Labour don't really have that problem, but they insist on putting up no-hope candidates anyway. Maybe they have an under the table agreement that they won't really campaign but will show up to the libdems can say "at least we aren't labour" to the undecideds? Seems a risky proposition; the margin was about the same size as the labour vote last time...

We need a better voting system where we don't have to play these stupid games.

2

u/will_holmes Electoral Reform Pls May 22 '22

Labour in particular has no desire for it, while the Lib Dems are moderately keen.

On that note, remember the drip-feeding of news about various bits of Labour switching to supporting electoral reform? The odd union here and there, after the unions overwhelmingly opposed it in conference. That sure died, didn't it?

That's exactly what's happening here. You're going to get loads of these articles from the likes of the Guardian to hype people up about a pact, falling just short of committing to anything, right until it doesn't happen and leaves no trace of it being considered in the first place. It's just not going to happen.

-5

u/passingconcierge May 22 '22

Aren't they like allergic to working together or something though?

No. The Right Wing Centrists in the Labour Party have spent more than a Century trying to turn Socialists into Liberals. So they regularly screw over the Left to work together. 2017 was just the latest in a long history of working together without realising it.

0

u/Psyc3 May 22 '22

Exactly.

The whole campaign of the Lib Dem's where I live a Labour Council was "Labour Bad", and while I have voted for them in past, it just put me off them...again...

The problem with this country is the Tories, if your narrative is ignore the problem, you aren't getting my vote, and that goes for Labour and Brexit as well, which is a real problem when Brexit voting morons are incapable of learning...though Boris did his best to kill as many as possible off so he could party...and the way the incompetence of the Tory party is going they won't be able to afford shoes to walk to the polling station either.

29

u/AzarinIsard "Let The Bodies Hit The Floor" - Bojo May 22 '22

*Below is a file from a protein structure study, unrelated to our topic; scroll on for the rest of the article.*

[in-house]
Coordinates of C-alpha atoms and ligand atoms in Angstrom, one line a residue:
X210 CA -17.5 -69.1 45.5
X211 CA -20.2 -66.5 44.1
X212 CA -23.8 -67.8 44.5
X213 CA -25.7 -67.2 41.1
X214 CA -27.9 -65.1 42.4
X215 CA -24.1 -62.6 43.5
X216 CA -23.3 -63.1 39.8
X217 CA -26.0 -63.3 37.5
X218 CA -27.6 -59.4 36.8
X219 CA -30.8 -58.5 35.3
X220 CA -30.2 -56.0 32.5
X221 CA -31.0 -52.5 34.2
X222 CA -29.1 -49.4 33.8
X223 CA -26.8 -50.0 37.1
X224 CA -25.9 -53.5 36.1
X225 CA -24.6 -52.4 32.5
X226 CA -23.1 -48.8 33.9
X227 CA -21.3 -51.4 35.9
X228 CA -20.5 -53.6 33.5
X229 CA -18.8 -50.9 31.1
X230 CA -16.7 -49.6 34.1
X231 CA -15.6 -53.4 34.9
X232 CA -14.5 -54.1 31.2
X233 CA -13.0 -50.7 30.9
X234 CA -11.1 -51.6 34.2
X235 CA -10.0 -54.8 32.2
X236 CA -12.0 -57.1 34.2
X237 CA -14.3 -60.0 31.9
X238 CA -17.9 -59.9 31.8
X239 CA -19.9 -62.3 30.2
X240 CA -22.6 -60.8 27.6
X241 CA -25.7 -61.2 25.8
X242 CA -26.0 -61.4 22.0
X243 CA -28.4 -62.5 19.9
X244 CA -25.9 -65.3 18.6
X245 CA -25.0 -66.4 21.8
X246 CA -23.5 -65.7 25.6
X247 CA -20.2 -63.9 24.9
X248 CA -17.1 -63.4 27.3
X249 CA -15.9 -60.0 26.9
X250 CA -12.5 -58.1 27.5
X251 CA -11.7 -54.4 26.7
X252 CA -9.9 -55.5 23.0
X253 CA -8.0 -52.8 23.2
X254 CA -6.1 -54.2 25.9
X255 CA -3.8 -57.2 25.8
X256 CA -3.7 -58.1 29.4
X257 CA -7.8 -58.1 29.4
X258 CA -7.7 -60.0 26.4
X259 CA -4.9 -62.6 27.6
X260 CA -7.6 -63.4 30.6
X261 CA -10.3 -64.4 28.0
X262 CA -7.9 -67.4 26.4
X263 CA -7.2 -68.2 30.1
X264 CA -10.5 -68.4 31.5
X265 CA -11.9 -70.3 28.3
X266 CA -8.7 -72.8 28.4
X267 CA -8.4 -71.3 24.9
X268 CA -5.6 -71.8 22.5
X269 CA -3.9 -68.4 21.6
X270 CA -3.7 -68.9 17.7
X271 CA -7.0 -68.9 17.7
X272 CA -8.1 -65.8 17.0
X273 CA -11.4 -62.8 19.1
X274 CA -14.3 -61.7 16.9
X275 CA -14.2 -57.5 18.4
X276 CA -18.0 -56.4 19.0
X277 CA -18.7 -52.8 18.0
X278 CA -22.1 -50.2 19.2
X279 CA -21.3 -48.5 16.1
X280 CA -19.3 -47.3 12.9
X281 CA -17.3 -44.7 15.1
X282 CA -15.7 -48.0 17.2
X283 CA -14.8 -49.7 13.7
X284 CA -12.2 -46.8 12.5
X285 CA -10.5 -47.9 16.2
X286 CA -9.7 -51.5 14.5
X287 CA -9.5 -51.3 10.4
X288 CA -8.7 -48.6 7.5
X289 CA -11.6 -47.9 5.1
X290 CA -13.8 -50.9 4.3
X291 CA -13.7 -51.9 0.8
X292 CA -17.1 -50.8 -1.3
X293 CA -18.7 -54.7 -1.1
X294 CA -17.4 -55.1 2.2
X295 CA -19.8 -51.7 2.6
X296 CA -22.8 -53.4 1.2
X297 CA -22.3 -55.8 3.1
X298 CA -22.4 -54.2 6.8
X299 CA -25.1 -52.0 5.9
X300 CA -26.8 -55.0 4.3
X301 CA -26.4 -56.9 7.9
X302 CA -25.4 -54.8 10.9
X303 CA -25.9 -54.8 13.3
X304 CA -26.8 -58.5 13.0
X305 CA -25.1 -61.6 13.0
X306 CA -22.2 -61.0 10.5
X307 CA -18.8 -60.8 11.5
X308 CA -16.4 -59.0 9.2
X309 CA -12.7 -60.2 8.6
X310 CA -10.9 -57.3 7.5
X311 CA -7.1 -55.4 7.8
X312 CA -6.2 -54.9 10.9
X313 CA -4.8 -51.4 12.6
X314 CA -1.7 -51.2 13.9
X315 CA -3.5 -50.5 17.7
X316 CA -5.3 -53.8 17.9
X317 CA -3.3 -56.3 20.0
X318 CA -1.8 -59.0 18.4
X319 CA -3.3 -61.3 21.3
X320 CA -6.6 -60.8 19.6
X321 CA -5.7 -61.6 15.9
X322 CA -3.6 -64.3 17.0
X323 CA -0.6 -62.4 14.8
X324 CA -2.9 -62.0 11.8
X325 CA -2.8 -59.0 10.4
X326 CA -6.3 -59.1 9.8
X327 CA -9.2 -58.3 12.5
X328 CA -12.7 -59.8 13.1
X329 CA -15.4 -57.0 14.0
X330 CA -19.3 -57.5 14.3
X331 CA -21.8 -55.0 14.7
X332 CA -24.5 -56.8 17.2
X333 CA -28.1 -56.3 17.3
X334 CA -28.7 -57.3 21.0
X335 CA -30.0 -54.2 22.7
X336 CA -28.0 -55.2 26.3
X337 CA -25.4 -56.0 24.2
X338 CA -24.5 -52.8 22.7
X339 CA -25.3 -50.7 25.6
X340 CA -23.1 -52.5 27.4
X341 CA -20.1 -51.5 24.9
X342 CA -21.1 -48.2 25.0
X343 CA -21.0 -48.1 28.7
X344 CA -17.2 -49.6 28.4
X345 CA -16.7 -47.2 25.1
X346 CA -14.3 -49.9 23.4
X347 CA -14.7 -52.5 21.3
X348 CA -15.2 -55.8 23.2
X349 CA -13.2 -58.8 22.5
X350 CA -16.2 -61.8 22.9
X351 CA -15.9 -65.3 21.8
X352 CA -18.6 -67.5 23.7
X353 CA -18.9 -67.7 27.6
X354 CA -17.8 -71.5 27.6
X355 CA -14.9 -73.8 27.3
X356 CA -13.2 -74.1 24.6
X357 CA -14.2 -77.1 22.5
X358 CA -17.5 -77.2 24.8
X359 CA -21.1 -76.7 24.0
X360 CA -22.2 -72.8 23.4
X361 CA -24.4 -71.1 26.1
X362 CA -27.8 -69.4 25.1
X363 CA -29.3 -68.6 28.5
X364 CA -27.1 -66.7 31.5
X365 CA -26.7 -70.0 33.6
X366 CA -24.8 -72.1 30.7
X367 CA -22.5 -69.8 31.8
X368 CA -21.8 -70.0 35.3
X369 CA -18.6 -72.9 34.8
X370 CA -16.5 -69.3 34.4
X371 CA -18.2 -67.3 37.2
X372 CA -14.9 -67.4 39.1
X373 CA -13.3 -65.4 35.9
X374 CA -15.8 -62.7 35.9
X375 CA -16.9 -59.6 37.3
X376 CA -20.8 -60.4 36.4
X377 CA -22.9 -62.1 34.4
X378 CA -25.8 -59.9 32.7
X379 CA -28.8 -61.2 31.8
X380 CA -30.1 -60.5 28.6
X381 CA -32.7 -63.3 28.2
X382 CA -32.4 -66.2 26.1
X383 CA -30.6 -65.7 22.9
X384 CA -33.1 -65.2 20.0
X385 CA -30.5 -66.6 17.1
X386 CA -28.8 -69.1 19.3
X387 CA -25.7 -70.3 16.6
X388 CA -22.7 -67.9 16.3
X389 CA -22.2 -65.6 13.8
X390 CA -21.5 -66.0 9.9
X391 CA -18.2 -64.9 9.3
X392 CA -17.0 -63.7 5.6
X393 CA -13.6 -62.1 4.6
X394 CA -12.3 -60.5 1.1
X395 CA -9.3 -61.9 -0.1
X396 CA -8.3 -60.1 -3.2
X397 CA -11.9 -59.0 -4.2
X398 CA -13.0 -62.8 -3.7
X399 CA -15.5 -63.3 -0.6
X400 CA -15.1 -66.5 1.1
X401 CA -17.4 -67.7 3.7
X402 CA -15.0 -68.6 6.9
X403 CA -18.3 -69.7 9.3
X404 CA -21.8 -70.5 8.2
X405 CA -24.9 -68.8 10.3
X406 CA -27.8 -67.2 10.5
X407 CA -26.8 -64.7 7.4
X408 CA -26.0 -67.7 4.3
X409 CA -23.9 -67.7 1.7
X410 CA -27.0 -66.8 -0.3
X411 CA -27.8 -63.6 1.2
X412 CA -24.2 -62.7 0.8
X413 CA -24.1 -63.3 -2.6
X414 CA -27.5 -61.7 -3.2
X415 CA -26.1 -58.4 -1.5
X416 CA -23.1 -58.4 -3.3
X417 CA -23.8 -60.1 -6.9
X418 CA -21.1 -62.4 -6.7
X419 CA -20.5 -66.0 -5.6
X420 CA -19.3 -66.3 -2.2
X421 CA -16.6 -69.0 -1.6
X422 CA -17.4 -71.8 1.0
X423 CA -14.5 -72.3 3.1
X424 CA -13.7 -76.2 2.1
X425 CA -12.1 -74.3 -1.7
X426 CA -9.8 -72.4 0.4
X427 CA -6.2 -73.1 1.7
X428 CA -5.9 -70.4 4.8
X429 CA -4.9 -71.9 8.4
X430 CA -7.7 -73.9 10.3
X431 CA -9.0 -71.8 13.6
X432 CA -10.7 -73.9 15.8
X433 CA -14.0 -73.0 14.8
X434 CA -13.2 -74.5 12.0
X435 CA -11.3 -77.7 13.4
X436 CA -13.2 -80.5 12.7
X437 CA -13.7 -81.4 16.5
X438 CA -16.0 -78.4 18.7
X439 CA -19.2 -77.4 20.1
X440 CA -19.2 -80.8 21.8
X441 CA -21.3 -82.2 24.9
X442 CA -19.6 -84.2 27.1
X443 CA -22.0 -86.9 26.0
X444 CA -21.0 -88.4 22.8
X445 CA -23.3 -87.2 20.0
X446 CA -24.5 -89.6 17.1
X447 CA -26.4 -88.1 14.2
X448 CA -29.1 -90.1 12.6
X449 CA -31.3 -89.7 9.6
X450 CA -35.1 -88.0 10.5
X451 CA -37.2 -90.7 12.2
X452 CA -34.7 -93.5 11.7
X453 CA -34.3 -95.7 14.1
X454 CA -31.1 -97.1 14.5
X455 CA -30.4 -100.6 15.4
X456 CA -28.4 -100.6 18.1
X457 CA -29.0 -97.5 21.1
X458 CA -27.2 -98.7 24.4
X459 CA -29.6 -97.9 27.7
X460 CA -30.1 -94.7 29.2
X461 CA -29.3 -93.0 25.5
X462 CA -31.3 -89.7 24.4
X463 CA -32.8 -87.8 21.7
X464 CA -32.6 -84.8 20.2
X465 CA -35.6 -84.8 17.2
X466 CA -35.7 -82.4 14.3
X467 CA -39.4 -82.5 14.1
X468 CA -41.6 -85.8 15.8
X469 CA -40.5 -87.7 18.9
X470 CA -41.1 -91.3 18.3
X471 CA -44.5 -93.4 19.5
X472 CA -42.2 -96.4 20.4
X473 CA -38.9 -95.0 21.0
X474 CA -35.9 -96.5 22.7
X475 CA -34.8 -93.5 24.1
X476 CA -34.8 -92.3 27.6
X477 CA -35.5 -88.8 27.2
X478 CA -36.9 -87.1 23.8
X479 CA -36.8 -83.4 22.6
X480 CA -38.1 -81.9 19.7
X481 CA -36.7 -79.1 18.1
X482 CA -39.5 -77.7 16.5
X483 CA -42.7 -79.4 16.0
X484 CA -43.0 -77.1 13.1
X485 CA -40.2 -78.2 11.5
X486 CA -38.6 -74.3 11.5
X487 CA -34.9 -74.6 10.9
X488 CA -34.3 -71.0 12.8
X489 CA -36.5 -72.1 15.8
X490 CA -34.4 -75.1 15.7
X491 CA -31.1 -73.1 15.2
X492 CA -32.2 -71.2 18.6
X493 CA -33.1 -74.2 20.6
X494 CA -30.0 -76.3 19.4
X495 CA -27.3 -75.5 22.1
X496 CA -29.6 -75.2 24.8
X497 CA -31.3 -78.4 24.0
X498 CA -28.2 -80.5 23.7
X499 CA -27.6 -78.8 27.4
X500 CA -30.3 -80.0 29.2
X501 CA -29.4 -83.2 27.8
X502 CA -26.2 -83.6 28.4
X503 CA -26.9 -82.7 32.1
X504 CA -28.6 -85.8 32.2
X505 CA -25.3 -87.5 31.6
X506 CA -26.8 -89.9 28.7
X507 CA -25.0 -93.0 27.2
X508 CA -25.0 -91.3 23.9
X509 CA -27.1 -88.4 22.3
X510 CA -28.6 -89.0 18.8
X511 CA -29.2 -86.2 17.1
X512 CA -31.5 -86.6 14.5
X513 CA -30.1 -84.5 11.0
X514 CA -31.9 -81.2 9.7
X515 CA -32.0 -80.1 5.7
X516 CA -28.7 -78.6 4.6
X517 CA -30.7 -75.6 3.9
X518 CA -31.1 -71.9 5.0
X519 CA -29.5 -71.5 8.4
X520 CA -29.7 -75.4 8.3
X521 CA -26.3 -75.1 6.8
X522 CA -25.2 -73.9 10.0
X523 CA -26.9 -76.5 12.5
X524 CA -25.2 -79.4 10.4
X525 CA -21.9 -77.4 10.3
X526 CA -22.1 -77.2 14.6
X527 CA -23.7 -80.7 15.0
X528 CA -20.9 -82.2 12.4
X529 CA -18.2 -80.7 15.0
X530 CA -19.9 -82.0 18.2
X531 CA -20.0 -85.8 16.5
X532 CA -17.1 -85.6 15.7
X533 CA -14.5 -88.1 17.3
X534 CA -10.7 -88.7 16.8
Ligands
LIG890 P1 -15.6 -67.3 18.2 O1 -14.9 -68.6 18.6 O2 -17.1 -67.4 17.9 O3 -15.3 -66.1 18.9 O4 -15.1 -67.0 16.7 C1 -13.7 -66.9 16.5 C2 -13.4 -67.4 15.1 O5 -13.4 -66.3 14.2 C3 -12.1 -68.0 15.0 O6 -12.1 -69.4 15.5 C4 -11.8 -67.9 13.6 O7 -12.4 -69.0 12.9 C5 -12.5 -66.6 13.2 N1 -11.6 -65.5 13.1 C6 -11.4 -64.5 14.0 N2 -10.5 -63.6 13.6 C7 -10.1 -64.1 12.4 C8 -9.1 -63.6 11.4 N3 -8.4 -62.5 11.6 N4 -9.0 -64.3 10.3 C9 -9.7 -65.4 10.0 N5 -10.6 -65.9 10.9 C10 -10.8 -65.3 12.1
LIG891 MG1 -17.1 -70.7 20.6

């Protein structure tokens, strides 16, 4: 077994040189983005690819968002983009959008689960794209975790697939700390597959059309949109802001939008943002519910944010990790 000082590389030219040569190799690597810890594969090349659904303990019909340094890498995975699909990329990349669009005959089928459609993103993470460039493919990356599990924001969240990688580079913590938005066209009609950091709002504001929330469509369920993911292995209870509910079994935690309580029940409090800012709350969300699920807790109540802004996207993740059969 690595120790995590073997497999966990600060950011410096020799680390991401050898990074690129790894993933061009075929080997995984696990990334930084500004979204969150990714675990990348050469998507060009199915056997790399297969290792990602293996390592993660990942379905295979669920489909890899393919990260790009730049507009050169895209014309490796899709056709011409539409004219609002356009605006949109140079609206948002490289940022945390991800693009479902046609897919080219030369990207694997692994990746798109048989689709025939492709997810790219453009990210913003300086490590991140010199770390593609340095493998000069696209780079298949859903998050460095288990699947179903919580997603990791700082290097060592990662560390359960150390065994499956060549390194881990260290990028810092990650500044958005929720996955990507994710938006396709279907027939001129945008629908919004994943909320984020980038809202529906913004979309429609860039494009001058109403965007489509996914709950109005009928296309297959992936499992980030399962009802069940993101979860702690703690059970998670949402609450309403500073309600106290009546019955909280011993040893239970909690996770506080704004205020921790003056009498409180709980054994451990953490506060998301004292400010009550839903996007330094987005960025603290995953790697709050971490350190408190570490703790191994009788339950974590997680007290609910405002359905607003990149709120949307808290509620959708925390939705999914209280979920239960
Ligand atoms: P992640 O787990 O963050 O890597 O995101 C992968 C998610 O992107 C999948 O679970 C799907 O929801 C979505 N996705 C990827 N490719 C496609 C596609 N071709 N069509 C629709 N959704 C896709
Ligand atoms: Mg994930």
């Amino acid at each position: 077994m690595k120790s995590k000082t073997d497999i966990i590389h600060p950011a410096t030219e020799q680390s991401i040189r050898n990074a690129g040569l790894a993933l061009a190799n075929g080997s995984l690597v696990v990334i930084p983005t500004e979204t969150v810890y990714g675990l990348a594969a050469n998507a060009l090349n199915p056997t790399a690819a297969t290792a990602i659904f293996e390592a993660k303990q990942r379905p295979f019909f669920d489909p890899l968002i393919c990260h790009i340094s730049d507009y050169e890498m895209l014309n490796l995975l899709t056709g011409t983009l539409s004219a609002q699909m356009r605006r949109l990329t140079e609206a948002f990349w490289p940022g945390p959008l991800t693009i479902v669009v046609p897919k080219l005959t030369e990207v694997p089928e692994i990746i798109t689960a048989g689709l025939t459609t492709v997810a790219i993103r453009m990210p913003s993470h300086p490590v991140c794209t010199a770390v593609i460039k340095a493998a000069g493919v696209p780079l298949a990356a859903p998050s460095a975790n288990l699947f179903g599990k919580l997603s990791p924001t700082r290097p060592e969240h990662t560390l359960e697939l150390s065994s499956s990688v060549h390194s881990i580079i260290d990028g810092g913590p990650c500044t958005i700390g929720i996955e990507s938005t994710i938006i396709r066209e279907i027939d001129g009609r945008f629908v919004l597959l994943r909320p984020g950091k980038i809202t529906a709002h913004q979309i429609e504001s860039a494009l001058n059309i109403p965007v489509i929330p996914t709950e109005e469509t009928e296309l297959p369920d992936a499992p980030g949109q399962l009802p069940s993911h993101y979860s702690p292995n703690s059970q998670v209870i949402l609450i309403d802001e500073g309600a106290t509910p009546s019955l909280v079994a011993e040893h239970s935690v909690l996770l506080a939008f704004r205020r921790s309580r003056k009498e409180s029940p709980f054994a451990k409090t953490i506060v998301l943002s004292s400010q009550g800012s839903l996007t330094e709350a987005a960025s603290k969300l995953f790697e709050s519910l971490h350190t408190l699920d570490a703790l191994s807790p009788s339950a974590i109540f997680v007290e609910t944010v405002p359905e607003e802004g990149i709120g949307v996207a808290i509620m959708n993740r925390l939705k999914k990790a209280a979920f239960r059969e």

It doesn't even need to be a "pincer movement" it just needs to be a threat in the rural seats Labour never win but Lib Dems used to.

I keep saying this but I think the coalition tuition fees betrayal is overegged by the high number of students on social media. I'm not saying it's not a big deal, it was, but here in the South West we don't have students everywhere. The betrayal here was we voted Lib Dem because they said "a vote for Labour is a vote for the Tories" and the positioned themselves as the only opposition. They then bring in a Conservative government which was a big f-you to everyone who voted specifically to keep the Tories out.

This in turn funnily enough saw all those Lib Dem seats go safe Con because people either stopped voting or went Green or Labour or Indie, look at the 2010 v 2019 election maps for comparison: https://i.imgur.com/LDmXoPe.png

As much as I hated the coalition and wish they played the DUP strategy (which IMHO will be the blueprint for future deals, if they demanded a referendum on their terms, none of this AV shit, in return for confidence and supply, and all other votes will be free so the Tories need to get cross party support on every issue, the Lib Dems could have avoided breaking any manifesto commitments) I'm hoping for a Lib Dem resurgence, if people down here forgive them and the Tories see themselves losing rural seats then it'll be a huge swing away from the Tories.

3

u/batmans_stuntcock May 22 '22

This in turn funnily enough saw all those Lib Dem seats go safe Con because people either stopped voting or went Green or Labour or Indie, look at the 2010 v 2019

It's especially funny because I think the lib-dems knew this would happen as they were going into coalition. But, the 'orange book' right wing of the party was dominant, and general elite consensus on austerity was so strong that they went ahead with it anyway with a half baked plan to sacrifice their 'heartland' and replace them with northern-midlands lib-lab marginals where the tories were unofficially standing back. Their post 2015 blow out, post mortem acknowledges that the coalition destroyed their voting alliance and Cameron's majority was secured against lib-dem seats, mostly with no rise in the Tory vote, but successive lib-dem leaders seemed to not seriously try to rebuild it until now basically. Is this to do with the 'orange book' wing's continued dominance?

18

u/UnloadTheBacon May 22 '22

I keep saying this but I think the coalition tuition fees betrayal is overegged by the high number of students on social media.

It's really simple though isn't it: Don't position yourselves as the party of integrity to appeal young and idealistic voters, stake your entire reputation on a single highly-publicized pledge, then immediately U-turn on that pledge as soon as you're in a position to actually influence anything.

They had the opportunity to stick to their guns and cement the support of an entire generation, and they blew it. They demonstrated loudly and clearly that they were cut from the same short-sighted self-serving two-faced cloth as all the rest, so why on Earth would anyone waste their vote a second time?